The examiner just looks and figures out what it is. He then tells the student who then shows the examiner the label. If the examiner did not see what it was, it is a flunk.
Clay table must not be reduced to significance by the student explaining or answering questions. Nor is it reduced to significance by long-winded labels of individual parts. The clay shows it, not the label.
The clay demonstrates it. The student must learn the difference between mass and significance.
For example, the student has to demonstrate a pencil. He makes a thin roll of clay which is surrounded by another layer of clay—the thin roll sticking slightly out of one end. On the other end goes a small cylinder of clay. The roll is labeled "lead." The outer layer is labeled "wood." The small cylinder is labeled "rubber." Then a label is made for the whole thing: "pencil." On checkout the student removes "pencil" before the examiner can see it. If the examiner can look at it and say "It's a pencil," the student passes.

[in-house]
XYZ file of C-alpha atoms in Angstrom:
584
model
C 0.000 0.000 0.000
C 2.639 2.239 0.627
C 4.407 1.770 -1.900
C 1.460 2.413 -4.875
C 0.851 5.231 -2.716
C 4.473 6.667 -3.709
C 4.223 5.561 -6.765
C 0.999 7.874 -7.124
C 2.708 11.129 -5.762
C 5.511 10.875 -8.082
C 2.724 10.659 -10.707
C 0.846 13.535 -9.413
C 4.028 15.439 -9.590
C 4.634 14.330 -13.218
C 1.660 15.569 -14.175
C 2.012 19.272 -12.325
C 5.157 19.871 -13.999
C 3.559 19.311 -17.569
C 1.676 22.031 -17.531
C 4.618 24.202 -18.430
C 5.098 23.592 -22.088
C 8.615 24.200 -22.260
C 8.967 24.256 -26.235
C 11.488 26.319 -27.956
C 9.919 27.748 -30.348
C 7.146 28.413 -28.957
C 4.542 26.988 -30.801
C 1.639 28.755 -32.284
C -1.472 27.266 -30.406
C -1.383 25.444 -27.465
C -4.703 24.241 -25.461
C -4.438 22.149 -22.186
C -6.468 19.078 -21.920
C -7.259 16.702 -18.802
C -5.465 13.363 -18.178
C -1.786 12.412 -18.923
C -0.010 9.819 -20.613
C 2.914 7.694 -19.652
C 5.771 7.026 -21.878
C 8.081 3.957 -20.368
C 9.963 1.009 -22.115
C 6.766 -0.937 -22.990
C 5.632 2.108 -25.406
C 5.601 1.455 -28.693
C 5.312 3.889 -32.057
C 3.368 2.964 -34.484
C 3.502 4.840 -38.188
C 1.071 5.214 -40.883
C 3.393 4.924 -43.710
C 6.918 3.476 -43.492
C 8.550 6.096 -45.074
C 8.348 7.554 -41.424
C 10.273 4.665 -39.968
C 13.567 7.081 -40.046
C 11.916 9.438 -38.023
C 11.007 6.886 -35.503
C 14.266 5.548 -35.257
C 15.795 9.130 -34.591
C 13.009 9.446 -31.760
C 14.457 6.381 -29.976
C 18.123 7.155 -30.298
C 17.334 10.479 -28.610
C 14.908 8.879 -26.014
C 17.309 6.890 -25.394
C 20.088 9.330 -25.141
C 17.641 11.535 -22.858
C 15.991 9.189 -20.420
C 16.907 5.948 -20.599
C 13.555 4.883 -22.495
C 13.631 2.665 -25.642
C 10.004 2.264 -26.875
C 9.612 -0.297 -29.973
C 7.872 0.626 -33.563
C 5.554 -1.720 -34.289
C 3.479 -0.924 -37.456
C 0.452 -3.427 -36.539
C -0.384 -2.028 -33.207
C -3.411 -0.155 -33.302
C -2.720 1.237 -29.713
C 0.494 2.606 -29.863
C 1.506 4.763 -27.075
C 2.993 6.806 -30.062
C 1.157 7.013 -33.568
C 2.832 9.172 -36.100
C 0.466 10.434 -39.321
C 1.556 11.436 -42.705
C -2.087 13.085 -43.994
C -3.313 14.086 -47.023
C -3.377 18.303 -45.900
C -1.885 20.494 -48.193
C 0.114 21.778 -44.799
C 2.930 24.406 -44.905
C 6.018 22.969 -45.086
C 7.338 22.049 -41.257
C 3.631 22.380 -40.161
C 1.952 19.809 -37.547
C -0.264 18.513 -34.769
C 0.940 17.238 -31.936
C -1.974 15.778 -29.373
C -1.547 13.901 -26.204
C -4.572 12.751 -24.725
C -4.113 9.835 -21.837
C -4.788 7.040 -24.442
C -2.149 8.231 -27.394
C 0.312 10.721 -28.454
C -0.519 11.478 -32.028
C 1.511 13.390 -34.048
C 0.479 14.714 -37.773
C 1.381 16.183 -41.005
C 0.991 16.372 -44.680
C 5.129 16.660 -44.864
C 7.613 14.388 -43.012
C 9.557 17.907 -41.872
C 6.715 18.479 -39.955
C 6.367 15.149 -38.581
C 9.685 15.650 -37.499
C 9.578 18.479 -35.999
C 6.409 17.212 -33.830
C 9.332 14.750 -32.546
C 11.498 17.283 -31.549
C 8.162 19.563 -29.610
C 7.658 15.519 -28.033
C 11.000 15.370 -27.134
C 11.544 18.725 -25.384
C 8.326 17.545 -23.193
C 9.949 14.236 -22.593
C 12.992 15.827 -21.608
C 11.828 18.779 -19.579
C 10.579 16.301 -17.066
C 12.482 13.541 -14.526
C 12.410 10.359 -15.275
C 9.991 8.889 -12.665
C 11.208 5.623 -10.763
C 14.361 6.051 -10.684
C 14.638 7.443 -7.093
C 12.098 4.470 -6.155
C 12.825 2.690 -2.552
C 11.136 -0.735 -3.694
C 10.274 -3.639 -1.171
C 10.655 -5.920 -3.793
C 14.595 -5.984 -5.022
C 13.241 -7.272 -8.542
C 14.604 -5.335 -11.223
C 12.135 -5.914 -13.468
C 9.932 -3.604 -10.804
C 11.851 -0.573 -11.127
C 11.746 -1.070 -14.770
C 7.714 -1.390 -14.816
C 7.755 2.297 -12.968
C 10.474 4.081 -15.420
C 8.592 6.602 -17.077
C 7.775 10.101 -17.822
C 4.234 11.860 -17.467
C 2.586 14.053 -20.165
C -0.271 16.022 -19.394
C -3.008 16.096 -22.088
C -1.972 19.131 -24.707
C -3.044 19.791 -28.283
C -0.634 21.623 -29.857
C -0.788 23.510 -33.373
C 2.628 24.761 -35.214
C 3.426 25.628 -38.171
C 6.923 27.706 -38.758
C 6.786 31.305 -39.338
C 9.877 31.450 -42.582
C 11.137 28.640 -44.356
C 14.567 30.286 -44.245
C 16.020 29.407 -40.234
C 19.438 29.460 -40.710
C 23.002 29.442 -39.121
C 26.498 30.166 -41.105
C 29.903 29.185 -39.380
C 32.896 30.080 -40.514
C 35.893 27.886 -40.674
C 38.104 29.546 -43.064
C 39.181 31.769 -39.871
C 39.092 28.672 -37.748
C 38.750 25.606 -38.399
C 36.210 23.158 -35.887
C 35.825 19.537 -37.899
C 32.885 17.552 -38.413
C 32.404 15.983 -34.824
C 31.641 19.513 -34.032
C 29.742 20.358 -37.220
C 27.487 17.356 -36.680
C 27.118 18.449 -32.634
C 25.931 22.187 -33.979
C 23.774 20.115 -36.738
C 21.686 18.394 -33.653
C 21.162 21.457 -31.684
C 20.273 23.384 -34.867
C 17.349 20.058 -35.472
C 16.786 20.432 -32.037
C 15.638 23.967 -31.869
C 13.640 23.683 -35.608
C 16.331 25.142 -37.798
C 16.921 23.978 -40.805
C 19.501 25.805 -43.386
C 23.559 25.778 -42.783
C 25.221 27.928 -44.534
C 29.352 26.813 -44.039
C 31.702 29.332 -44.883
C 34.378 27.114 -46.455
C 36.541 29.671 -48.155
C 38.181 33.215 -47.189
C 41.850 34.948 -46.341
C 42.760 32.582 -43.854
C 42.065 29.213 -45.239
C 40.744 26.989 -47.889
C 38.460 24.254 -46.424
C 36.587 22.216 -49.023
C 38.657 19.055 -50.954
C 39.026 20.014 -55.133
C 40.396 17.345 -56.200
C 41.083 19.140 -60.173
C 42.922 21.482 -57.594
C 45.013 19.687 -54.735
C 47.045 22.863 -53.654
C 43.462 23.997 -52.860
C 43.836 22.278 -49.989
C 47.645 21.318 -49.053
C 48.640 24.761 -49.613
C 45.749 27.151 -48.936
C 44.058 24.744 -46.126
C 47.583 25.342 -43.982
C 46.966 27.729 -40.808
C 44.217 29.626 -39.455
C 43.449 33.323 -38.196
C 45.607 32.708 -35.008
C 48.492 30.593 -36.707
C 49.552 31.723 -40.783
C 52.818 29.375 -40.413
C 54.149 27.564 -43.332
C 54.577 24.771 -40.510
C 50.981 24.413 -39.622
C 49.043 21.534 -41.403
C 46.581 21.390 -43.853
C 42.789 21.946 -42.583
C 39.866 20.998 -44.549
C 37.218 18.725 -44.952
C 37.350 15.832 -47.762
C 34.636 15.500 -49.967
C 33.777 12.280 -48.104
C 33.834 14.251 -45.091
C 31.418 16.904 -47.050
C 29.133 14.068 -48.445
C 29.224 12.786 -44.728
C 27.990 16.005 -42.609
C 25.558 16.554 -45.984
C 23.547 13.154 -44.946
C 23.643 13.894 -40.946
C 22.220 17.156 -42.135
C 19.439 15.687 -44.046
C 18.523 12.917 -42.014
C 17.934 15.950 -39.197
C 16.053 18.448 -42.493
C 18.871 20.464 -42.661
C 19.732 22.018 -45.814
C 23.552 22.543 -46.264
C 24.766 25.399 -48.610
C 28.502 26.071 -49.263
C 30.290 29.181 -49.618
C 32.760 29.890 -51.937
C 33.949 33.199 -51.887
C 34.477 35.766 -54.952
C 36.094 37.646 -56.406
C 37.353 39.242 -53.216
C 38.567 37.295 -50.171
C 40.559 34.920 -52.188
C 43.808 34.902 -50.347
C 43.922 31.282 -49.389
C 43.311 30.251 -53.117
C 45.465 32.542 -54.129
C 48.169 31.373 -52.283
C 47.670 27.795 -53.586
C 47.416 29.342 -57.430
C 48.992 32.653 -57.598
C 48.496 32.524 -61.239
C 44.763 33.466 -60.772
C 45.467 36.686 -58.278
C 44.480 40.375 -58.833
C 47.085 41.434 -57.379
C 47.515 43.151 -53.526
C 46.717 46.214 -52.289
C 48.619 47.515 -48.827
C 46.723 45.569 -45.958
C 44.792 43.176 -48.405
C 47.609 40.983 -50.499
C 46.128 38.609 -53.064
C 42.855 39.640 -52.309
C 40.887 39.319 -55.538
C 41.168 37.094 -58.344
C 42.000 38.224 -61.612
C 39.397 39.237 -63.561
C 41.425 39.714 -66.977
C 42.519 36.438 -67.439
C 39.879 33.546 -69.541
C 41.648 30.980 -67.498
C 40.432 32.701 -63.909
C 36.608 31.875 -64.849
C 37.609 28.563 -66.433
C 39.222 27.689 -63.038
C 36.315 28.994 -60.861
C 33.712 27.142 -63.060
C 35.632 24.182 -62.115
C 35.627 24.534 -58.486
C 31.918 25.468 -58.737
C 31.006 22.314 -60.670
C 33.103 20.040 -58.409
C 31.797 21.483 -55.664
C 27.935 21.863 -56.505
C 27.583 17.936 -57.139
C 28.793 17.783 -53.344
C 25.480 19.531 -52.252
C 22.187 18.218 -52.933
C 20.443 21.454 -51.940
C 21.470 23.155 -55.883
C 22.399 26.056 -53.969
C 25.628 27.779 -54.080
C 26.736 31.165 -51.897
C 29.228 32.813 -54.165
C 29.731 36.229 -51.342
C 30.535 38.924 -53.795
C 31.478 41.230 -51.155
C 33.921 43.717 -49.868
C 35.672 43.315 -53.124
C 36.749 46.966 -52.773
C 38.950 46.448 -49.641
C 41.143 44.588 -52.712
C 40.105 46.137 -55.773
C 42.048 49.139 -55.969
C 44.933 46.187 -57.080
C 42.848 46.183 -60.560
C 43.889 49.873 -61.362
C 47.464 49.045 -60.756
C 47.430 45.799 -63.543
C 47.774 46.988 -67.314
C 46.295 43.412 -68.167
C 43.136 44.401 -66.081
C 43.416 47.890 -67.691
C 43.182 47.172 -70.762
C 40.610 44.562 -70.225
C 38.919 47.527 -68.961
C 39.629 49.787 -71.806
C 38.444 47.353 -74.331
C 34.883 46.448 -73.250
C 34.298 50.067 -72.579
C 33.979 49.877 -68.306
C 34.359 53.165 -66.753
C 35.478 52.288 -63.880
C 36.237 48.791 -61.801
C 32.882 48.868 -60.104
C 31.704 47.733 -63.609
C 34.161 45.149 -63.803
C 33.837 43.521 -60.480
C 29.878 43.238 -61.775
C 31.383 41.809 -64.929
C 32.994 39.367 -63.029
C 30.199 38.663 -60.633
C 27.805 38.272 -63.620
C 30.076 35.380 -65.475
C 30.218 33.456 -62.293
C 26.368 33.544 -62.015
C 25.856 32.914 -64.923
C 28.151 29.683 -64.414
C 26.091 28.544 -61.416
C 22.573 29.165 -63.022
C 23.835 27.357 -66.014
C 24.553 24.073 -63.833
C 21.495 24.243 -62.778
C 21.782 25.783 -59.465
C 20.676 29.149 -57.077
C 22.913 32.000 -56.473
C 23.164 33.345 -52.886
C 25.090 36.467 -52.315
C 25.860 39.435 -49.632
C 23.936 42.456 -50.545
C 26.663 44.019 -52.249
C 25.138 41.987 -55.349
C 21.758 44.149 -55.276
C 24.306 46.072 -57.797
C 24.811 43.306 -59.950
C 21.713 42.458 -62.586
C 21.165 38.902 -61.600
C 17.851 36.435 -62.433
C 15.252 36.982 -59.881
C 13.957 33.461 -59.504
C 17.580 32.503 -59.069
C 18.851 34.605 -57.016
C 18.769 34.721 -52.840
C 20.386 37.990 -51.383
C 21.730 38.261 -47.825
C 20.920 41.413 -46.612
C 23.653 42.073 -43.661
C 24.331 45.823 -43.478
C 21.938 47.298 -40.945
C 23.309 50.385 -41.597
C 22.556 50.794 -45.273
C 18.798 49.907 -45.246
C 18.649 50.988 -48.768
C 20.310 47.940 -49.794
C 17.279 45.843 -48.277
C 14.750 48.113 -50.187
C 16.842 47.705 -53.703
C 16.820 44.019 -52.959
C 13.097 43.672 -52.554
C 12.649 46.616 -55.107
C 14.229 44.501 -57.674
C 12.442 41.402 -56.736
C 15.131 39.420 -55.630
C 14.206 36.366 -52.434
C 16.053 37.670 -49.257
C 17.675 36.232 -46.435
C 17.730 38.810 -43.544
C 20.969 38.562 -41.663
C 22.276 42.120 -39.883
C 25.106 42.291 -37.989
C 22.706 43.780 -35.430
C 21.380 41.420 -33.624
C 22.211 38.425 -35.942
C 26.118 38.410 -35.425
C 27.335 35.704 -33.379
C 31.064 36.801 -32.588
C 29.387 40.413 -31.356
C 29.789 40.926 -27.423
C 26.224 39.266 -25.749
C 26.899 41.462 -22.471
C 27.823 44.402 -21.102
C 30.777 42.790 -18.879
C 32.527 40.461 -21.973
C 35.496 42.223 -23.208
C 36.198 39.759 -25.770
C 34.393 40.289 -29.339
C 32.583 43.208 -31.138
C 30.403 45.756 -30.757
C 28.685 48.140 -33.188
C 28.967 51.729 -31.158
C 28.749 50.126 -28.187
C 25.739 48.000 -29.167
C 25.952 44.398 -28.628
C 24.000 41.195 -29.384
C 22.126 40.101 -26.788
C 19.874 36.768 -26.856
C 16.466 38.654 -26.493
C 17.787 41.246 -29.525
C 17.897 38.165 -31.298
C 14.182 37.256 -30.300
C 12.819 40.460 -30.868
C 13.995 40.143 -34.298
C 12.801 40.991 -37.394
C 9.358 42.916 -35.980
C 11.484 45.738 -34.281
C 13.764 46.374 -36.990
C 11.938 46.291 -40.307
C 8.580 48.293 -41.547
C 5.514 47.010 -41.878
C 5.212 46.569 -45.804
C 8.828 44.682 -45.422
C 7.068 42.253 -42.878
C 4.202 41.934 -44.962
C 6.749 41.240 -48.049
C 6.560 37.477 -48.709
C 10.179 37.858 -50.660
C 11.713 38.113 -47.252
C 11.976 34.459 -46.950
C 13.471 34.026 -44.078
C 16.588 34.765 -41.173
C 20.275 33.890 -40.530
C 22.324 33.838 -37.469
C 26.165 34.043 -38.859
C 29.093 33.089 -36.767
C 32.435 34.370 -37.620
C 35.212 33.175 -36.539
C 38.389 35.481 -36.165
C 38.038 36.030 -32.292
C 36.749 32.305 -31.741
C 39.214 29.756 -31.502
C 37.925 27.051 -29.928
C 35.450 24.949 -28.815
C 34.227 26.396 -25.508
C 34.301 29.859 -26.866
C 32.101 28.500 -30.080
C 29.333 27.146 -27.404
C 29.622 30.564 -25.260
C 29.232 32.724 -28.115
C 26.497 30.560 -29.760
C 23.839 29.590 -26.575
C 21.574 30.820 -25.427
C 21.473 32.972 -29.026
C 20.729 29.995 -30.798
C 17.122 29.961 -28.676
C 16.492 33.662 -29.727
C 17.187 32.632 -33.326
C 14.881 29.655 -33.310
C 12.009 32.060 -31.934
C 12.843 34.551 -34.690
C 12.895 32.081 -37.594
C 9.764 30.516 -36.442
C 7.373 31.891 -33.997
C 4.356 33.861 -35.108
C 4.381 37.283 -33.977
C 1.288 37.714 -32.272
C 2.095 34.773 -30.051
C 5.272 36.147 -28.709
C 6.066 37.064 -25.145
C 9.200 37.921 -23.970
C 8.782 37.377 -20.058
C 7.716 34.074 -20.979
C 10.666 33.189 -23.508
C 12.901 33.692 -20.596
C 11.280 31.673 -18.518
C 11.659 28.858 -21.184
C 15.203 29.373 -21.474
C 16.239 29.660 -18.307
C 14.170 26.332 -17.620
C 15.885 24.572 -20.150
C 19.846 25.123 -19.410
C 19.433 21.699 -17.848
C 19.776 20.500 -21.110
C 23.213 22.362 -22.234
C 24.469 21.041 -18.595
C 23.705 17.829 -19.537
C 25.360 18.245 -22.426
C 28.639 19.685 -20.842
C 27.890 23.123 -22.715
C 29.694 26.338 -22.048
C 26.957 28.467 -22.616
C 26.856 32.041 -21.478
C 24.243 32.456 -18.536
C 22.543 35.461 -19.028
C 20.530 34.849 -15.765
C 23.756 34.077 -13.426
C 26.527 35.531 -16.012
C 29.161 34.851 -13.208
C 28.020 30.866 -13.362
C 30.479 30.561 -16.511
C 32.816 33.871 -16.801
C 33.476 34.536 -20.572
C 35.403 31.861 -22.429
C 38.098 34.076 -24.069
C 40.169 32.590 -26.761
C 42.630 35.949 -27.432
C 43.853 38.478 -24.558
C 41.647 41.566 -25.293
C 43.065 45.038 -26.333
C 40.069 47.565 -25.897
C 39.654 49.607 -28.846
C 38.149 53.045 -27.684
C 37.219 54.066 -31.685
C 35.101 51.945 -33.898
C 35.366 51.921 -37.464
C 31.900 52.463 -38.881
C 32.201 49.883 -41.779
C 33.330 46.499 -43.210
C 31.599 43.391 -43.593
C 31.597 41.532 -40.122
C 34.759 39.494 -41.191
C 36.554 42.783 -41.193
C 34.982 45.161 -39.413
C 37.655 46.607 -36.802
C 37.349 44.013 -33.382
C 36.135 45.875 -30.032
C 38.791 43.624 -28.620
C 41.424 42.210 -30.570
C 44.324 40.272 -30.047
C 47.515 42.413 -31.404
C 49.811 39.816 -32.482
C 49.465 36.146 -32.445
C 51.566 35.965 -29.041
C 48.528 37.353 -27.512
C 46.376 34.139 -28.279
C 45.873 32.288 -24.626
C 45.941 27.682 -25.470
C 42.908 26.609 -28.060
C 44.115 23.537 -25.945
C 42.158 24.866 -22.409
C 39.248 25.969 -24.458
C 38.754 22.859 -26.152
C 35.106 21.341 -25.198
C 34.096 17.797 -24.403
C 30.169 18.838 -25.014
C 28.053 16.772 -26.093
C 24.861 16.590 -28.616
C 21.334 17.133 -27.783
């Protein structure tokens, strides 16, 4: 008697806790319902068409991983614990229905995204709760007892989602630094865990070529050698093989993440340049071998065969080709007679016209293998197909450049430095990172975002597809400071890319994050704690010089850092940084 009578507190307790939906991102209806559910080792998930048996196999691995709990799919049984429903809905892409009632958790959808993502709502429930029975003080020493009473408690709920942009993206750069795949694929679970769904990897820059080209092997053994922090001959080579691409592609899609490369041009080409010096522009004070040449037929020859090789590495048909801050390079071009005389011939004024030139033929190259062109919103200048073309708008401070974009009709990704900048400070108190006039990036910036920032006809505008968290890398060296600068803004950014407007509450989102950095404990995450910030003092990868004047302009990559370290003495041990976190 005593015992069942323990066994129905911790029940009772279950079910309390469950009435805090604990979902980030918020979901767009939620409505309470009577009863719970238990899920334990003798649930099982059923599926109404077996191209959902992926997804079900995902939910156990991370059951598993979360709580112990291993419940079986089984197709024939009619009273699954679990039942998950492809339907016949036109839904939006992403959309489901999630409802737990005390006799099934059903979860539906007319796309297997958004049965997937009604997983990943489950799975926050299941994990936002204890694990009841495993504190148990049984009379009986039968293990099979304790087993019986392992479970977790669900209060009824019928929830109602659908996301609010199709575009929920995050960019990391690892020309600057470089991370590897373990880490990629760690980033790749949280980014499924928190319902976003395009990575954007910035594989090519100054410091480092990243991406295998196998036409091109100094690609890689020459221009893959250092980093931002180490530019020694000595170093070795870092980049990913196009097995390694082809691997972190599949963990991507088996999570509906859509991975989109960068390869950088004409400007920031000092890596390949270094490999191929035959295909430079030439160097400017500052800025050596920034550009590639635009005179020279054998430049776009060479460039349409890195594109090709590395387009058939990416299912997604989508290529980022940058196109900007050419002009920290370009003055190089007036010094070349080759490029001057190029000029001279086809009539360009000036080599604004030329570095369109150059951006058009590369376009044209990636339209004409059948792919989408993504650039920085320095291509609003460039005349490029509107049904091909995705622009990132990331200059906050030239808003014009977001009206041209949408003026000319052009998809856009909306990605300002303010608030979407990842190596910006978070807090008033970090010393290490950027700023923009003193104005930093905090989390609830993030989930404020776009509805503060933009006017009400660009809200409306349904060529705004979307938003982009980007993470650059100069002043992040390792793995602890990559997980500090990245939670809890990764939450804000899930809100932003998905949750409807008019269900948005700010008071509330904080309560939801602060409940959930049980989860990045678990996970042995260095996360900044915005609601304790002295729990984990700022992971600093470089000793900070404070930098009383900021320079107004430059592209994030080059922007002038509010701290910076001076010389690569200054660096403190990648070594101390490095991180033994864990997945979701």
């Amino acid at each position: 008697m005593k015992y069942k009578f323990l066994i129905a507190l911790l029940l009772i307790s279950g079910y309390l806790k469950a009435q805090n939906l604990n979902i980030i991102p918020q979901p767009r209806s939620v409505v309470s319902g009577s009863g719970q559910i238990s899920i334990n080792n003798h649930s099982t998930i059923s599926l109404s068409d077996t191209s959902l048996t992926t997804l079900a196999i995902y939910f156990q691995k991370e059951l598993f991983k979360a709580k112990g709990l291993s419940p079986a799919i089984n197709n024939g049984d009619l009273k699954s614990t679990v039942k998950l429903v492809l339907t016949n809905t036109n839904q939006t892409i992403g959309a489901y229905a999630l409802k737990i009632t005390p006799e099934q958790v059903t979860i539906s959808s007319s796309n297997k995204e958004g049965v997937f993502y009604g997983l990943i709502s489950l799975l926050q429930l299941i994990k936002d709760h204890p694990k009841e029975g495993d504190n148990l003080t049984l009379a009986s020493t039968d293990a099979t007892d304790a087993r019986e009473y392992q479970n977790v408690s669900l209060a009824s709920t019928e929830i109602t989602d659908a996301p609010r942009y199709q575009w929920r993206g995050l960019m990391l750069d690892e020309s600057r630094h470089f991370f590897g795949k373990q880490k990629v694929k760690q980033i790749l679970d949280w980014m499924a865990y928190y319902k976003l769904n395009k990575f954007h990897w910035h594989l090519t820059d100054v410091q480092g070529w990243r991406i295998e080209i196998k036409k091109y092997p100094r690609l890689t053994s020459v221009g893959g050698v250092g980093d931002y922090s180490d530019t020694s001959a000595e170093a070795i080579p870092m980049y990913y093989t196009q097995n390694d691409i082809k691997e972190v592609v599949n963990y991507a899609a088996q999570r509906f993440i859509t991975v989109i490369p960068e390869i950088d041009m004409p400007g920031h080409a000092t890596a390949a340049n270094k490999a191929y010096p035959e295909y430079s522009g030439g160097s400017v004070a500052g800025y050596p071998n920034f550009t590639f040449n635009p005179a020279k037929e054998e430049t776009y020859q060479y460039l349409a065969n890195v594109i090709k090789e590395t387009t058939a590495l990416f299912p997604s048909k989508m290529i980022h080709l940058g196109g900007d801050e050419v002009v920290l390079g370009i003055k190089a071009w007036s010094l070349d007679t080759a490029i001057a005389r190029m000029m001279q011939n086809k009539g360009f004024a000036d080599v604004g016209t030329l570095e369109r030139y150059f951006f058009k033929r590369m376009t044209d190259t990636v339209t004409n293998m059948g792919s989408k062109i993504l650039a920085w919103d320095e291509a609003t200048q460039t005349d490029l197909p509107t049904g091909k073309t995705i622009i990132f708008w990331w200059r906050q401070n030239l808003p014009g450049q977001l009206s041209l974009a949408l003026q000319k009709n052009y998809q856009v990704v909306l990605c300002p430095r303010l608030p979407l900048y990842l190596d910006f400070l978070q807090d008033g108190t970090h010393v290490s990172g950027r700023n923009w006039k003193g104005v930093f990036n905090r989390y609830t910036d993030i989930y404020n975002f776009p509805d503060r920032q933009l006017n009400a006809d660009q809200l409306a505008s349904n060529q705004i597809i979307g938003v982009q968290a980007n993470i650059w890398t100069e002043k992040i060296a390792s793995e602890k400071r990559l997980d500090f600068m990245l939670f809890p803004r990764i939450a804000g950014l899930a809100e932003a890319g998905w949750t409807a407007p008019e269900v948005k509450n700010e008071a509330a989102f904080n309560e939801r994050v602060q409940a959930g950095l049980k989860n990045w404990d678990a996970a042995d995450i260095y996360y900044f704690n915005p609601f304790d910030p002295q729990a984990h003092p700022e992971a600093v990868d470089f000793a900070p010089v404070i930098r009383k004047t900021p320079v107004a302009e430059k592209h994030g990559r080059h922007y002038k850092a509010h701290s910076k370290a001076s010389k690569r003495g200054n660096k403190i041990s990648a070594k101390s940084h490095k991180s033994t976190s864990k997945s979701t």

It might also be noted that checkouts on bulletins must also ask for demonstrations. Use paper clips, rubber bands, etc. The examiner should ask questions that require an ability to apply. Give the student a situation and have him tell you how he would handle it.
Questions about what is rule "a" do not detect the glib student. Long-winded explanations on clay table put it back into significance, prevent the student from learning to apply, and prevent the student from getting the proper balance of mass, and do not blow confusion.
All checkouts must keep in mind that the purpose is application, not just getting a checksheet complete.
If clay table training is not brightening that student up, then the above is NOT being done. Someone is in such a rush that real learning is being put aside for the sake of speed.